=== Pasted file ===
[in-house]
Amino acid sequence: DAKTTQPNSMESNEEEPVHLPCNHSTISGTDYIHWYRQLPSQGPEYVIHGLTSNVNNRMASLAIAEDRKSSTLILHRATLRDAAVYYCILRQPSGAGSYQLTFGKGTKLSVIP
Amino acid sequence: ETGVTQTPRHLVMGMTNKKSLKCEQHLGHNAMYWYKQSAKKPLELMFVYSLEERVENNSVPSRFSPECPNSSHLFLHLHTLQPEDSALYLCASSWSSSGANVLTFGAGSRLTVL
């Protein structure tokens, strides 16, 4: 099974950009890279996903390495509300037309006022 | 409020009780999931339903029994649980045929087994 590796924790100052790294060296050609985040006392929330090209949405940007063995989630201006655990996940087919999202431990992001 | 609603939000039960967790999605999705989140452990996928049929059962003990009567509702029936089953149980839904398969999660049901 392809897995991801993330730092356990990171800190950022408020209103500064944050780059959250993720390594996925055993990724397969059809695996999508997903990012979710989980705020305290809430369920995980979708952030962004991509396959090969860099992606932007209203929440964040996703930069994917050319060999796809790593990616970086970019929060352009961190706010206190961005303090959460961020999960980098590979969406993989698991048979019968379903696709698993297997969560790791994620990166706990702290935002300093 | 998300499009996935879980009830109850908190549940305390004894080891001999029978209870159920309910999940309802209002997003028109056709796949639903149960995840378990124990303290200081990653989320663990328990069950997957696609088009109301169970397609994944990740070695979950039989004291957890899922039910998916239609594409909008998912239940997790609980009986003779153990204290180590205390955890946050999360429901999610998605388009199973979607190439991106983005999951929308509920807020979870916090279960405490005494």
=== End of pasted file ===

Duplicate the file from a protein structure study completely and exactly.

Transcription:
[in-house]
Amino acid sequence: DAKTTQPNSMESNEEEPVHLPCNHSTISGTDYIHWYRQLPSQGPEYVIHGLTSNVNNRMASLAIAEDRKSSTLILHRATLRDAAVYYCILRQPSGAGSYQLTFGKGTKLSVIP
Amino acid sequence: ETGVTQTPRHLVMGMTNKKSLKCEQHLGHNAMYWYKQSAKKPLELMFVYSLEERVENNSVPSRFSPECPNSSHLFLHLHTLQPEDSALYLCASSWSSSGANVLTFGAGSRLTVL
């Protein structure tokens, strides 16, 4: 099974950009890279996903390495509300037309006022 | 409020009780999931339903029994649980045929087994 590796924790100052790294060296050609985040006392929330090209949405940007063995989630201006655990996940087919999202431990992001 | 609603939000039960967790999605999705989140452990996928049929059962003990009567509702029936089953149980839904398969999660049901 392809897995991801993330730092356990990171800190950022408020209103500064944050780059959250993720390594996925055993990724397969059809695996999508997903990012979710989980705020305290809430369920995980979708952030962004991509396959090969860099992606932007209203929440964040996703930069994917050319060999796809790593990616970086970019929060352009961190706010206190961005303090959460961020999960980098590979969406993989698991048979019968379903696709698993297997969560790791994620990166706990702290935002300093 | 998300499009996935879980009830109850908190549940305390004894080891001999029978209870159920309910999940309802209002997003028109056709796949639903149960995840378990124990303290200081990653989320663990328990069950997957696609088009109301169970397609994944990740070695979950039989004291957890899922039910998916239609594409909008998912239940997790609980009986003779153990204290180590205390955890946050999360429901999610998605388009199973979607190439991106983005999951929308509920807020979870916090279960405490005494």